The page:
Frank Alpine’s name has two important connotations: It suggests an affinity with St. Francis of Assisi and also refers to mountain heights beyond the timberline, thereby suggesting aspiration. Frank has no memories of his parents but he remembers the Catholic orphanage and the several families he lived with. He is a man in need of a father; he needs someone to help him identify himself. Frank is not a practicing Catholic but his vivid memories of learning about St. Francis suggest that his moral compulsions and his sense of sin are related to his early Catholic training. Frank’s desire to be like St. Francis emphasizes one half of his divided character: He is a man who is both saint and sinner, and these good and bad aspects of Frank’s character have alter egos in the novel. Ward Minogue is his devil, and Morris and Helen Bober are his good angels. Possibly Morris represents his good heart and Helen his developing intellect.
Frank is a self-educated drifter whose native intelligence goes undeveloped and whose perspectives tend to be narrow. Frank realizes this about himself, but his efforts at improvement are limited until Helen Bober provides a model. However, his ideas of success remain — quite understandably — rather materialistic. Frank speaks a reasonably correct language, casually salted with slang but not very vulgar. He uses trite phrases, such as “why people tick” without self-consciousness, but there is a certain strained formality in his language when he tries to express complicated ideas. Frank claims more analytic knowledge than he possesses, as is shown in his elementary understanding of other people’s motivations and his puzzlement about the complex portrayals of situations and people in the novels that Helen asks him to read. But his ability to grasp some of the essentials in the novels and his improvement in understanding the Bobers show intellectual growth as well as natural shrewdness.
Frank’s divided nature, his disposition toward both good and evil, hatred and love, are the material from which his all-important redemption is woven. His earlier existence as a bum shows the strain of hopelessness in him, which stems from a rootless childhood. His hope of rising in the world as a successful criminal is thwarted when he commits his first robbery. As he and Ward rob Morris, he knows that he is incapable of violence and crime, and during his first conversation with Morris, his urge to confess is almost overwhelming. Frank is a kind of man who is known in Jewish folklore as a shlimozel, a term applied in the novel by Julius Karp to Morris Bober. A shlimozel is a person for whom nothing goes right, someone who is always unlucky, often as a victim of circumstances. But as a shlimozel, Frank contrasts with Morris. Frank’s bad luck is usually a result of his compulsive overreaching, a trait which spoils things for him. He knows and analyzes this failing in himself but he continues to suffer from it.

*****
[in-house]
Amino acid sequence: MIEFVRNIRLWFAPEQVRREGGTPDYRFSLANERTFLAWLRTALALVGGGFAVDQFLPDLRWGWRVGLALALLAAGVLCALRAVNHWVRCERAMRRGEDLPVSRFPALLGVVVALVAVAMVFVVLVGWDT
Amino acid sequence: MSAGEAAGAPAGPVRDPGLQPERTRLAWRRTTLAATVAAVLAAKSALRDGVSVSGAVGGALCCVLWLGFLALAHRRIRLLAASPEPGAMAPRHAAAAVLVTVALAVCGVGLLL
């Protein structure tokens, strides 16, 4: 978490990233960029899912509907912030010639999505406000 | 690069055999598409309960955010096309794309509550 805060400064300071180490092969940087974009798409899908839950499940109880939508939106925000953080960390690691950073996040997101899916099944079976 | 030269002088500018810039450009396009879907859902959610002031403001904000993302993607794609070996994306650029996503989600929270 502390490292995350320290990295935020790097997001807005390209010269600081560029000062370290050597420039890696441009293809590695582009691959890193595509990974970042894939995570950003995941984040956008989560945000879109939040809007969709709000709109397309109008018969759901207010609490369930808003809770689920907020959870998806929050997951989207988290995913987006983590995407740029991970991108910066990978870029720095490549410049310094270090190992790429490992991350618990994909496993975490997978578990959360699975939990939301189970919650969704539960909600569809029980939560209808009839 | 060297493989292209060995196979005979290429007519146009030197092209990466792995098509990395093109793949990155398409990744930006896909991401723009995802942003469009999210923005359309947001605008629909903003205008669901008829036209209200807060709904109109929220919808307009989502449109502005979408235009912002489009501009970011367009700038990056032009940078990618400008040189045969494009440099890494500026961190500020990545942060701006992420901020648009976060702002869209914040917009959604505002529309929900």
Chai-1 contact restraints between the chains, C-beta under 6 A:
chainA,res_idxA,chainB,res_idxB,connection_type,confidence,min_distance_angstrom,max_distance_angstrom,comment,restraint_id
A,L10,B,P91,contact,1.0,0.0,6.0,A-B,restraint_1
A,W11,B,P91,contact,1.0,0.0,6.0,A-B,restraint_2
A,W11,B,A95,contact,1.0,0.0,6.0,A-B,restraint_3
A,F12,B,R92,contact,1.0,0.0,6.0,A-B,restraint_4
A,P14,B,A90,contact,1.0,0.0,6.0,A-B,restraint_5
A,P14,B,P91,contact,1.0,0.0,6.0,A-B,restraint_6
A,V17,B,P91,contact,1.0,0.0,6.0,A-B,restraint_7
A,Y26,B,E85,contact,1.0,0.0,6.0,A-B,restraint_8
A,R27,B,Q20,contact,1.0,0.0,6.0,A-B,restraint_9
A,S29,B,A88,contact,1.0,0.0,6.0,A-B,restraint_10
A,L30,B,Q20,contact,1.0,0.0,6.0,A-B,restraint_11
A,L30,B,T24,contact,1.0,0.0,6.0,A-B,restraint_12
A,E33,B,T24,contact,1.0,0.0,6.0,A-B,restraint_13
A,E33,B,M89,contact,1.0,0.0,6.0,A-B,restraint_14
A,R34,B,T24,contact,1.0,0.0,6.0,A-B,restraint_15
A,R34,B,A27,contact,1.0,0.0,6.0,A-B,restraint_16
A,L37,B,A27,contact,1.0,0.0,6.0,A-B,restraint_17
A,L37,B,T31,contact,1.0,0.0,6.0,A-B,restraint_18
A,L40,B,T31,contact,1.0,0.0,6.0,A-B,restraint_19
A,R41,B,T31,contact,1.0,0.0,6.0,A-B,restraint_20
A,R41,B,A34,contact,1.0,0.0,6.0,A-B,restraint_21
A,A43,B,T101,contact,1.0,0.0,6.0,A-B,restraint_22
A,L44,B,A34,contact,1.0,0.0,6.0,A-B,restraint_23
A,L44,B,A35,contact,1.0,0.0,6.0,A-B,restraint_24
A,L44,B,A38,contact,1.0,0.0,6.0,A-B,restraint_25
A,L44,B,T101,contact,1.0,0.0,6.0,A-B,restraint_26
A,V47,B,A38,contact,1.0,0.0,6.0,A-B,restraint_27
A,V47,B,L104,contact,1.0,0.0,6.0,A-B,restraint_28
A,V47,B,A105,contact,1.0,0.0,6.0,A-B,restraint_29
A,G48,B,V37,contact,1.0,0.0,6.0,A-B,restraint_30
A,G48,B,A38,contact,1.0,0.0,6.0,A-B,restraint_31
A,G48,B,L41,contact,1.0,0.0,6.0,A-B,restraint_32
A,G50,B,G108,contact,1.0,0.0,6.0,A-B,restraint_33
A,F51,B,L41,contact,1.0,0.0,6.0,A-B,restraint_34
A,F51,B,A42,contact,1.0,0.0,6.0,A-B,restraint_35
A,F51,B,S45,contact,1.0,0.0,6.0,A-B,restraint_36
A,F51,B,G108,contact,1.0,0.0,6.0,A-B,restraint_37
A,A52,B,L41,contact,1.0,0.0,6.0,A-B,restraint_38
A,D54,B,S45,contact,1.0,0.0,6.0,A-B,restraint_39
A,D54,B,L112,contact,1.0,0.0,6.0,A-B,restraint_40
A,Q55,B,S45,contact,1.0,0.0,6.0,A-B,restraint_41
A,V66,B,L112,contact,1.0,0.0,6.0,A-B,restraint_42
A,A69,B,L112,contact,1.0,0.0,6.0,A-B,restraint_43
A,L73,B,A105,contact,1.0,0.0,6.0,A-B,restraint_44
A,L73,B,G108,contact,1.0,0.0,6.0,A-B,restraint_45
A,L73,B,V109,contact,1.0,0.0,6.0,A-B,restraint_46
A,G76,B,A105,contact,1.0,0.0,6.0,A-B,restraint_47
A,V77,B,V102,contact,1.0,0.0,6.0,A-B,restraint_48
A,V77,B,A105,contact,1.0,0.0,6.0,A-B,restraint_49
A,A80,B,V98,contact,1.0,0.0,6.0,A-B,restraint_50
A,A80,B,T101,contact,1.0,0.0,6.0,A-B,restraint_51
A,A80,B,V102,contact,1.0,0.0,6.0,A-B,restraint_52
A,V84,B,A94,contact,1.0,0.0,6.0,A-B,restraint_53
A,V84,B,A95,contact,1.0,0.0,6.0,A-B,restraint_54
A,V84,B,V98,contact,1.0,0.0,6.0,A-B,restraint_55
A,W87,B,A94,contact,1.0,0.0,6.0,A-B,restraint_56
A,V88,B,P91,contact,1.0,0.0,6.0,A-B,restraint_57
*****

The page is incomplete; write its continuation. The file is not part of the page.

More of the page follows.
At one point Frank tells Helen that he is good even when he is bad, probably meaning that he sometimes violates his deepest and warmest impulses and that he is deeply ashamed. Frank is, to a degree, a saint because he learns to suffer for redemption and is at last able to give an almost demonic force to his persistent pursuit of growth and love. That he is innately compassionate is shown by his kindness and warmth toward many people: Morris Bober, the customers, and the needy family of Carl Johnson. As the novel presents Frank’s complex redemption, it does not simplify the accompanying difficulties and it allows ample time for the changes in Frank to emerge from struggle and to solidify slowly. Frank Alpine is a very human saint, and thus he is an example that all men might, as he does, experience change through suffering.